Auction volumes on their way back up

By Bianca Dabu 09 September 2021 | 1 minute read

The auction market now appears to be set for rebound, after weeks of a downward trajectory following localised lockdowns.

Auction volumes on their way back up

Latest figures from CoreLogic revealed that auction volumes are set to rise to 1,638 capital city homes in the week ending 12 September – up from last week’s 1,423.

Of the capital cities, Sydney expects the highest number of scheduled auctions at 665, rising from 607 over the previous week.

This marks the second consecutive time that the New South Wales capital overtook Melbourne, which could be attributed to the stricter restrictions on the housing sector in Victoria, where private inspections are banned until around 23 September.

Melbourne is expecting 554 homes to be taken to the hammer, up from last week’s 430.

However, CoreLogic’s research analyst Caitlin Fono noted that “the actual number of homes taken to auction has been revising considerably lower over the lockdown period as vendors seek to reschedule”.

Across the smaller capital cities, Brisbane is set to be the busiest auction market yet again, with 194 auctions scheduled for the week.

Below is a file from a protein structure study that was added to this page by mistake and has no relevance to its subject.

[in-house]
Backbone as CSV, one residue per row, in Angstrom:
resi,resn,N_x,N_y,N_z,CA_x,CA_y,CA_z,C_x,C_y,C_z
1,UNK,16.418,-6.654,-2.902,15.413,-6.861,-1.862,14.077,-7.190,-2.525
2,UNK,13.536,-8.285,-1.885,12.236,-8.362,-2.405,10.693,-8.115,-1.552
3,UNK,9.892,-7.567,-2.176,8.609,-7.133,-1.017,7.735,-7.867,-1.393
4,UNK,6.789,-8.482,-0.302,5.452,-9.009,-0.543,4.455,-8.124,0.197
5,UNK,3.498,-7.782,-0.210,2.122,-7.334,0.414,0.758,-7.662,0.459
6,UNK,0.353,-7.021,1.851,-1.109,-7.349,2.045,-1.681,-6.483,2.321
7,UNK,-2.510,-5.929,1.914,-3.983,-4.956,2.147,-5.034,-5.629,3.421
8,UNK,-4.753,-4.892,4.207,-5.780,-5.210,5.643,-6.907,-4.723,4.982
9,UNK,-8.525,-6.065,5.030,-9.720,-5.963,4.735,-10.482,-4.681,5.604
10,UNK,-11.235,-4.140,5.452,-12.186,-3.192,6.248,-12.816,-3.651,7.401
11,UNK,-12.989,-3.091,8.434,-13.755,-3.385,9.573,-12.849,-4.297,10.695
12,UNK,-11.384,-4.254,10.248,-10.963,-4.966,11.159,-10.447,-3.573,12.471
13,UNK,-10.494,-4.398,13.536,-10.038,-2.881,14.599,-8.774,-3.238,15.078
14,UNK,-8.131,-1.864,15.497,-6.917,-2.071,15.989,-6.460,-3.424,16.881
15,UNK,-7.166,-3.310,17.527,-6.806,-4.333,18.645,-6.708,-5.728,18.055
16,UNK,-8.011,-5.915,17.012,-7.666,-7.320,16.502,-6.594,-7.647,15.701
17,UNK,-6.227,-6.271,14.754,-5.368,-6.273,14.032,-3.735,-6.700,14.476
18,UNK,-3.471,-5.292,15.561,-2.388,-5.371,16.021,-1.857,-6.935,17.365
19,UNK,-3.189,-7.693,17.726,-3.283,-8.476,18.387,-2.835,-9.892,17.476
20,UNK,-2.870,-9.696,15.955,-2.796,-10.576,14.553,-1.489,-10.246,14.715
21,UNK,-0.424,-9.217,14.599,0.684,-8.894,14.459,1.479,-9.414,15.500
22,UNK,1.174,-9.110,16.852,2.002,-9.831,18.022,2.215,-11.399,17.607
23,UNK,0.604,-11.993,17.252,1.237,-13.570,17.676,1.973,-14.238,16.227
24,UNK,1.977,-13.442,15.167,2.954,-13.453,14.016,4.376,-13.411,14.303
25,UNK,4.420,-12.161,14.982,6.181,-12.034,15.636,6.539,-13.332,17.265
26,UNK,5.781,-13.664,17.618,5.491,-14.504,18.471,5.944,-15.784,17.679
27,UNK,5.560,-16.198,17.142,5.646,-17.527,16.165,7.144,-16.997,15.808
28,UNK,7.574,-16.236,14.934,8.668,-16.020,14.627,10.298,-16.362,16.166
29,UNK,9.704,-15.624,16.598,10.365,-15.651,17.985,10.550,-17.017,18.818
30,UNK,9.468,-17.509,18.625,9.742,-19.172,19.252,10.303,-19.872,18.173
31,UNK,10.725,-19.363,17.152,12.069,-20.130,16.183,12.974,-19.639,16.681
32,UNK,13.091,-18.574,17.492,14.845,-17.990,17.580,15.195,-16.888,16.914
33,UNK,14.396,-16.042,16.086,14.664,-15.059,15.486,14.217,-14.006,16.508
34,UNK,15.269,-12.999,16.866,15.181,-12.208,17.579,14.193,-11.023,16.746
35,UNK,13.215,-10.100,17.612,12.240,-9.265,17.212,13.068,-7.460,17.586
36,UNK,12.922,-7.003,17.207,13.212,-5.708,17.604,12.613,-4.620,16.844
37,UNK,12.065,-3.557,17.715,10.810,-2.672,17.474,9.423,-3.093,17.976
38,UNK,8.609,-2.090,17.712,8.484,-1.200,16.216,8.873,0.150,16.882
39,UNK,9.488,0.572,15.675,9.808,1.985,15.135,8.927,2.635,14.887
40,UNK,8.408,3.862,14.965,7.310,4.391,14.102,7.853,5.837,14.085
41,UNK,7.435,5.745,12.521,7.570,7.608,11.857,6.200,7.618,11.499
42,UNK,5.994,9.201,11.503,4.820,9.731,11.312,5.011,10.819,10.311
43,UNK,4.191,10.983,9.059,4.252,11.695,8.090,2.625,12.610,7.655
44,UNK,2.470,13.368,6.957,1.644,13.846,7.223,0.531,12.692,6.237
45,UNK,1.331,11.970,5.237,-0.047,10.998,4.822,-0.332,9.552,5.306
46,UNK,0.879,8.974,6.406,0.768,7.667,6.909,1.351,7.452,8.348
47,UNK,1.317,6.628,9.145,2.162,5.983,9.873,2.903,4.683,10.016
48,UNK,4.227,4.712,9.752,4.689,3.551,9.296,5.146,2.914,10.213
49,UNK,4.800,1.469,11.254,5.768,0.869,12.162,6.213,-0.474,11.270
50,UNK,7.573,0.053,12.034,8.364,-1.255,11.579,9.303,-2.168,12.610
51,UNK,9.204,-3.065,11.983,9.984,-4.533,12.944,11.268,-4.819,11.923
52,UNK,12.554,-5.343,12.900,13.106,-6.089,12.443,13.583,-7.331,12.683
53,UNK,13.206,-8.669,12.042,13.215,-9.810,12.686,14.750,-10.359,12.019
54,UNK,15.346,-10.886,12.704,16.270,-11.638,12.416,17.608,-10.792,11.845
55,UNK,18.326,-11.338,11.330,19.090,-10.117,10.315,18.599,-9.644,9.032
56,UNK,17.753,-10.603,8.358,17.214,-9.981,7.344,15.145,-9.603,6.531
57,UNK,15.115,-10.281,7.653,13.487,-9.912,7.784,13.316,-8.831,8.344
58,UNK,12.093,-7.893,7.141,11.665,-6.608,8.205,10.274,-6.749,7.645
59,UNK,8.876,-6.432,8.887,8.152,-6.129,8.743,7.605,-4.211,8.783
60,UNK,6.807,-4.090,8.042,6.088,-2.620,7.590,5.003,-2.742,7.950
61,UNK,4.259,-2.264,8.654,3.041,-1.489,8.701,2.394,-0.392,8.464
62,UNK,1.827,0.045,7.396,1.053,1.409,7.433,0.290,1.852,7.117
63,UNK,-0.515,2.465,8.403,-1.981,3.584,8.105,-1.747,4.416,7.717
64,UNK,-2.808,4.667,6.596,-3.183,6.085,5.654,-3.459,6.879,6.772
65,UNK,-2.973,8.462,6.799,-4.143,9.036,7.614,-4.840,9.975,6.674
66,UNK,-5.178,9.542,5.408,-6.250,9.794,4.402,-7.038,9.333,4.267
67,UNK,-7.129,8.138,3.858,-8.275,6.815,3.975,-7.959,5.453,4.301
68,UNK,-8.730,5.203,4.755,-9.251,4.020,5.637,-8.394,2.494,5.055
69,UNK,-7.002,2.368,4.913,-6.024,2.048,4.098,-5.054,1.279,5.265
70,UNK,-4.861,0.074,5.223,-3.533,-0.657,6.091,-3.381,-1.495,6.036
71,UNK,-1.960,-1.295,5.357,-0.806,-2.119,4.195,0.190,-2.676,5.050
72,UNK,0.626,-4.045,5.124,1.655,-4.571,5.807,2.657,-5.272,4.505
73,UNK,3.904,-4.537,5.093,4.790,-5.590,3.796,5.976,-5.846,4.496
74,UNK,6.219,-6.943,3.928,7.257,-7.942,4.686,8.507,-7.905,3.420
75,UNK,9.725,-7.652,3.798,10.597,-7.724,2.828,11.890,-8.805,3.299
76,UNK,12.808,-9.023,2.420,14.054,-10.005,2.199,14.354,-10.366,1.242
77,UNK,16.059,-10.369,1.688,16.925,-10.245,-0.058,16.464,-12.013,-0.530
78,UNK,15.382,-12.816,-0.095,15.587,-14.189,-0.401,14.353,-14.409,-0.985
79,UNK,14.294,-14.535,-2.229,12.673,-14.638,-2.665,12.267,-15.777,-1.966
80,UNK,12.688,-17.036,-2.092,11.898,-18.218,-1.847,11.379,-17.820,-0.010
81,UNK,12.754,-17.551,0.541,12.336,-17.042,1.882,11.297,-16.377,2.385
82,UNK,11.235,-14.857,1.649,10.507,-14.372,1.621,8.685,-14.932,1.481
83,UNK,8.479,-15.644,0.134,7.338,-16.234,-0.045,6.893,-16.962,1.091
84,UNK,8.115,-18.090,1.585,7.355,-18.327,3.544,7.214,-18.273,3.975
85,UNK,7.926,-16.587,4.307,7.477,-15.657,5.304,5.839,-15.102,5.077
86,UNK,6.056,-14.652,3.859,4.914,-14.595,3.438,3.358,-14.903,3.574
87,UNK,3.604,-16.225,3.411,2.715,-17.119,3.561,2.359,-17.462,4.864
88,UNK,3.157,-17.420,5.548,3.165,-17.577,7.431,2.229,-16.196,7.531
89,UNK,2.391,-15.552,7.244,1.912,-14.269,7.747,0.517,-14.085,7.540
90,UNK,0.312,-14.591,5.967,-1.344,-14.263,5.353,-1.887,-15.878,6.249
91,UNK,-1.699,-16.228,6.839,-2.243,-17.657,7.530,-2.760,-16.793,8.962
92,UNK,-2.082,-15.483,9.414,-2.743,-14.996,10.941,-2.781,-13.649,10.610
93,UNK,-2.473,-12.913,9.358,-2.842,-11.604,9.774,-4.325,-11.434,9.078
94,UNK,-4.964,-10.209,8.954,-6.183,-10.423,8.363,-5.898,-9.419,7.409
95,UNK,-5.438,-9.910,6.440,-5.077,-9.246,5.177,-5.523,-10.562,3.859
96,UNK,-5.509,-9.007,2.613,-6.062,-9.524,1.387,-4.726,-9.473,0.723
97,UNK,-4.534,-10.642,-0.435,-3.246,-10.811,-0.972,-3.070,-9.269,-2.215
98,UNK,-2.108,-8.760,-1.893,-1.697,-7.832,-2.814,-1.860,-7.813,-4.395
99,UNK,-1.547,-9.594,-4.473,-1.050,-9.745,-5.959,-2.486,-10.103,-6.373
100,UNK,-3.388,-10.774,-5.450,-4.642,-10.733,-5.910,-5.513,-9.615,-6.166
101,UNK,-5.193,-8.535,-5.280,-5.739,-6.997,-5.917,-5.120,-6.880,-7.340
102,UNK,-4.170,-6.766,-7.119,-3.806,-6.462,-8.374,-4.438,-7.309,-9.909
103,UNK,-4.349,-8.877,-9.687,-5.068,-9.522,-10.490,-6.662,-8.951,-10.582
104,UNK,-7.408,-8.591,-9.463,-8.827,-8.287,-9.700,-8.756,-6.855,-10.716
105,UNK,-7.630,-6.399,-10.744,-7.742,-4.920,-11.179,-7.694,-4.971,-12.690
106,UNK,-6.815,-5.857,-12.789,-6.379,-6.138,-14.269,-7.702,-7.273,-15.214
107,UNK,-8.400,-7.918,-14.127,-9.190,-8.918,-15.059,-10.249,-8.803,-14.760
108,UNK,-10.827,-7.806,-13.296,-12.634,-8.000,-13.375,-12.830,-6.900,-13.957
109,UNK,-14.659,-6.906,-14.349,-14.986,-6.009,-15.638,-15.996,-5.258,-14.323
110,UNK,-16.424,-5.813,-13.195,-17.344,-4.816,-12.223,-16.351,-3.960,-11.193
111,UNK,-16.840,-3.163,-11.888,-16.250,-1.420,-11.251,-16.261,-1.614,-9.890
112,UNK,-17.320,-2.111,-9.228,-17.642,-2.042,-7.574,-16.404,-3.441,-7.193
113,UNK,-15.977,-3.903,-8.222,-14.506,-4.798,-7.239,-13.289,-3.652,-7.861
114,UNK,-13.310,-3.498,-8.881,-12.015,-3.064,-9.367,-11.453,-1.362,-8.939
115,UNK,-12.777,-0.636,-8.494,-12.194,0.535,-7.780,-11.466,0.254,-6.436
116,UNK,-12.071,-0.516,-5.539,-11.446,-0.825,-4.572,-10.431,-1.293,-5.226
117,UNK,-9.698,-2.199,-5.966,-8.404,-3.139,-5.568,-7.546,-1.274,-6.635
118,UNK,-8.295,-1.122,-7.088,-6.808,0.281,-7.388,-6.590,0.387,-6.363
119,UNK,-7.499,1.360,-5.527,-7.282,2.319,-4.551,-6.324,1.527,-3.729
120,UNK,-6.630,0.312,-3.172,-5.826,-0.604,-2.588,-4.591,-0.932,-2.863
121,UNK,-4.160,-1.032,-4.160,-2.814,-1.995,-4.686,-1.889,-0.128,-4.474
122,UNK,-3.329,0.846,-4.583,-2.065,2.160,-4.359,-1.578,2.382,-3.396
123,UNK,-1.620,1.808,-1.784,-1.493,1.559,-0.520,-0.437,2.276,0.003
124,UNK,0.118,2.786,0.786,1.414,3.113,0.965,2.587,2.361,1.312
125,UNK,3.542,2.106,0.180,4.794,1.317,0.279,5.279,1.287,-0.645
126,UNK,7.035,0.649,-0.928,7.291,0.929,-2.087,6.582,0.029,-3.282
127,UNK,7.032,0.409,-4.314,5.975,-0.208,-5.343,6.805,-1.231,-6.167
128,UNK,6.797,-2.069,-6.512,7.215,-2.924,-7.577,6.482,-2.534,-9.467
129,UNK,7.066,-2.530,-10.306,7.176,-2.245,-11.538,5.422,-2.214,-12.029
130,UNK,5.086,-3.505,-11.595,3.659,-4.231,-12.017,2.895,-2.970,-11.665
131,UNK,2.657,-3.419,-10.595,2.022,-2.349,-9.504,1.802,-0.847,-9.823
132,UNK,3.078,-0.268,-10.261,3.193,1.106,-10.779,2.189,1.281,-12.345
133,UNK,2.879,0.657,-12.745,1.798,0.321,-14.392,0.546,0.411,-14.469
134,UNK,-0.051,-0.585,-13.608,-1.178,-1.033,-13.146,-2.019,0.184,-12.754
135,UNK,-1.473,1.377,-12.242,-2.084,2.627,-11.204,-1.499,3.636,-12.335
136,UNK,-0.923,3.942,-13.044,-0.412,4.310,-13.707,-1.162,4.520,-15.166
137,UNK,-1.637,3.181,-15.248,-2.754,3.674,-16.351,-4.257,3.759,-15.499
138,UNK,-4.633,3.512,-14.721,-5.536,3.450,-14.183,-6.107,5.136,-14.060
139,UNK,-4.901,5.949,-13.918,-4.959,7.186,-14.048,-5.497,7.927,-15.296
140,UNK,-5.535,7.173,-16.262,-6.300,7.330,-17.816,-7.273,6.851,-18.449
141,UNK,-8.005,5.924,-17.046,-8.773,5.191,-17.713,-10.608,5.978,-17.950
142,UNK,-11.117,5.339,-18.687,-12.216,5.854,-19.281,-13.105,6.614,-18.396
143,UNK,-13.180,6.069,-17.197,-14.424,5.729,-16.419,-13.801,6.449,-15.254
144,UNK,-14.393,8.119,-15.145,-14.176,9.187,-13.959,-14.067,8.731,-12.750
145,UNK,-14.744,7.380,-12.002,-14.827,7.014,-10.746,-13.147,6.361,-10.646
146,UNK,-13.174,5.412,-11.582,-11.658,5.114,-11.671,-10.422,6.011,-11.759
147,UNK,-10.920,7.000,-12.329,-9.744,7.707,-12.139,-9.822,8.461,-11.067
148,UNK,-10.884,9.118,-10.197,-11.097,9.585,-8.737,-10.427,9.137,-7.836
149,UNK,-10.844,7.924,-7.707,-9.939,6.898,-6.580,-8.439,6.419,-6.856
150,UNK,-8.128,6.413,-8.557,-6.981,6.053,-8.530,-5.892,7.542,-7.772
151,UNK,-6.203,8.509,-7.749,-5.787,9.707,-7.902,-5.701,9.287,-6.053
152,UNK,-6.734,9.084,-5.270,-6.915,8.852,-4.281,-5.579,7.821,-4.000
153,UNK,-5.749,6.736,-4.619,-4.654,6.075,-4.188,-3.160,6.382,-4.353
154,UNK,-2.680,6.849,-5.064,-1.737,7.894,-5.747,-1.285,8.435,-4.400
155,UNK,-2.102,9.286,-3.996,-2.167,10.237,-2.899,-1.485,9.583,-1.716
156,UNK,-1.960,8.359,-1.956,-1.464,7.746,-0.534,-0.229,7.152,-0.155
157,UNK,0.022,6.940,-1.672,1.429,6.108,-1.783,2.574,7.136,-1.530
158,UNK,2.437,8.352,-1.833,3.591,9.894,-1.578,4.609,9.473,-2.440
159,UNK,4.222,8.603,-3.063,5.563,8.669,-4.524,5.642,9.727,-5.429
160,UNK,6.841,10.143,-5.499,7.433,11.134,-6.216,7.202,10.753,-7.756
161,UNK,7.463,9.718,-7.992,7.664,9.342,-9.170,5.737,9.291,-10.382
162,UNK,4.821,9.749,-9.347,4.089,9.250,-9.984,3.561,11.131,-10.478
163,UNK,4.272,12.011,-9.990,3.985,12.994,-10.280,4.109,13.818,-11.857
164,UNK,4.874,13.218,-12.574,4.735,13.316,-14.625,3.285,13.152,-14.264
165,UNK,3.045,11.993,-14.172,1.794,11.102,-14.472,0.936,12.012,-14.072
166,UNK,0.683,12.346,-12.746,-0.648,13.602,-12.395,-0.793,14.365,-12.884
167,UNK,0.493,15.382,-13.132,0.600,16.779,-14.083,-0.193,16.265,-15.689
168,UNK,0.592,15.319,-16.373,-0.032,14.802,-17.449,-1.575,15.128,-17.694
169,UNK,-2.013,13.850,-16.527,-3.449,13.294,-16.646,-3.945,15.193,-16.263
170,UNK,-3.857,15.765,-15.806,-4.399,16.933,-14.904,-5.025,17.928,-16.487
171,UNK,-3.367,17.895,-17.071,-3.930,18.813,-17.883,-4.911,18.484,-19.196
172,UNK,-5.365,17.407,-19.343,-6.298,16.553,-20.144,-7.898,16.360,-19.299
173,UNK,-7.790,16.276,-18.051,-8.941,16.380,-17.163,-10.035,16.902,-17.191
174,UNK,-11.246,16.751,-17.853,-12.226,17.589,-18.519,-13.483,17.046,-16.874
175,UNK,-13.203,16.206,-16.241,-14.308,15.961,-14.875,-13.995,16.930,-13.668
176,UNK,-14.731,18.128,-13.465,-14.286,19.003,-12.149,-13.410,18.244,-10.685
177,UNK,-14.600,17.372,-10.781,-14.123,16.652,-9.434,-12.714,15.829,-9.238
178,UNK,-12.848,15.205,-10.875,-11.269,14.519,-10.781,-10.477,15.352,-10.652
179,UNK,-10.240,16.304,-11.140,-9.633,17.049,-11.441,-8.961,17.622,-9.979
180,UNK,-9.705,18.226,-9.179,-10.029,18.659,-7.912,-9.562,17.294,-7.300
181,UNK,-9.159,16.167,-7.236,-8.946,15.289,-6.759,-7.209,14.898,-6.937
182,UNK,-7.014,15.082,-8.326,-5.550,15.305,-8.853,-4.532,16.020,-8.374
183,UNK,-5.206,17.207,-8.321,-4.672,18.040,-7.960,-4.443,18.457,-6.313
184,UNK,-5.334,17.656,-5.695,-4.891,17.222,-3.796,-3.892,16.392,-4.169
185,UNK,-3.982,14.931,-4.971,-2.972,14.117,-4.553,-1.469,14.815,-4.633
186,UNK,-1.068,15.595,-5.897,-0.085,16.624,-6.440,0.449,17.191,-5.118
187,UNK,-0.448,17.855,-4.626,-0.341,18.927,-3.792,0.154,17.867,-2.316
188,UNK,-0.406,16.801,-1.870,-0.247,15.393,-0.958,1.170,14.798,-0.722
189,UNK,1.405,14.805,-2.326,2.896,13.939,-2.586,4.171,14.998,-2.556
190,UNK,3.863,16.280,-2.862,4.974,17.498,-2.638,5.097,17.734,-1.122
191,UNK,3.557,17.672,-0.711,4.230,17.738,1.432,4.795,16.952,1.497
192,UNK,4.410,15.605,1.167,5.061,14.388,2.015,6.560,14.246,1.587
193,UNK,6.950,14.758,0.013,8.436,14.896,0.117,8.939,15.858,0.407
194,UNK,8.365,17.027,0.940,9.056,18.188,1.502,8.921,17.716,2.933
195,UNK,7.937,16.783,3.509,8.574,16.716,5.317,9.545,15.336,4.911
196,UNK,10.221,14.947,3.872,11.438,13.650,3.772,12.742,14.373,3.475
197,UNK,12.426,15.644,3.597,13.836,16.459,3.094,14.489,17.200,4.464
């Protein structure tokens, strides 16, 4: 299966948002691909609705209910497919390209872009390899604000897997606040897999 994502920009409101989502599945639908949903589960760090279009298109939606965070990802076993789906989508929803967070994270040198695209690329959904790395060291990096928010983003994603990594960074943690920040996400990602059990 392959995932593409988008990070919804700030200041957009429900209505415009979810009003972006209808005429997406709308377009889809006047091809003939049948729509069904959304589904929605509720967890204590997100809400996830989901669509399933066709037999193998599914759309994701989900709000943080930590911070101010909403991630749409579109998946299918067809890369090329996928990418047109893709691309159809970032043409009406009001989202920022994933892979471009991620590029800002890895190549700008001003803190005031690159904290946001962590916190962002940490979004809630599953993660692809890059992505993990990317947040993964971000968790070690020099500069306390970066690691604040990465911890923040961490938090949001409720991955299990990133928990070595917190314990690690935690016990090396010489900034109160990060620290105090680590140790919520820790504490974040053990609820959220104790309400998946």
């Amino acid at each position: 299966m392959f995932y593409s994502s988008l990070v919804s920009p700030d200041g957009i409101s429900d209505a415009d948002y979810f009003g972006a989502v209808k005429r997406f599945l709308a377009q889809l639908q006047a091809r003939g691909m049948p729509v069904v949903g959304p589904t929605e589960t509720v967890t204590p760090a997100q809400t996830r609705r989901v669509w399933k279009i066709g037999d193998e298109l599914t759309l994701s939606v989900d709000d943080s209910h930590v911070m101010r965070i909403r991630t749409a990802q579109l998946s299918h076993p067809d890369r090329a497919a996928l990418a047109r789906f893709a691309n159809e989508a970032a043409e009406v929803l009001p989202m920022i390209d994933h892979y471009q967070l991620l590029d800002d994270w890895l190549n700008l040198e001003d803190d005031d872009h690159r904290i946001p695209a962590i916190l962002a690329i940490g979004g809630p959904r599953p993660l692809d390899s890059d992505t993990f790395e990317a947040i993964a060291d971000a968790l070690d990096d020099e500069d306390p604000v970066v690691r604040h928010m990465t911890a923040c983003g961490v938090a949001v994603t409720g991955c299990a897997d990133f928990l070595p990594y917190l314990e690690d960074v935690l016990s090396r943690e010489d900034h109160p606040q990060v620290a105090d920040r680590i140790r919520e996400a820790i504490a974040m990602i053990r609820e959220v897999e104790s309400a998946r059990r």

Adelaide follows with 159, Canberra with 47, PerthPerth, TAS Perth, WA with 17, and Tasmania with just two.

Last week’s results

In the week ending 5 September, combined capital cities saw 1,423 auctions, down from the 1,567 originally scheduled. Of these, 67.7 per cent returned a successful result – improving on last week’s 58 per cent when 1,960 auctions were held.

Looking closer into the capital cities, Sydney emerged as the most successful capital city market, recording a final clearance rate of 81.2 per cent out of 607 auctions.

Adelaide followed with 79.9 per cent out of 143 auctions, then Brisbane with 75.2 per cent out of 158 auctions, Canberra with 60.3 per cent out of 68 auctions, and Perth with 50 per cent out of 16 auctions.

Melbourne continued to be the least successful auction market, with a success rate of 43.8 per cent across 430 auctions held in the capital city. Still, this was an improvement from last week’s 35.9 per cent clearance rate – the lowest that it has been since late September 2020.

Ms Fono said the higher clearance rate in the Victorian capital was helped by the lower withdrawal rate at 52.9 per cent, down from 61.6 per cent over the previous week.

Of the capital cities, only Sydney, Brisbane, and Melbourne saw clearance rates increase week-on-week.



An auction is a public event for the sale of assets and property to the highest bidder among a group of buyers.

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Auction volumes on their way back up
Auction volumes on their way back up
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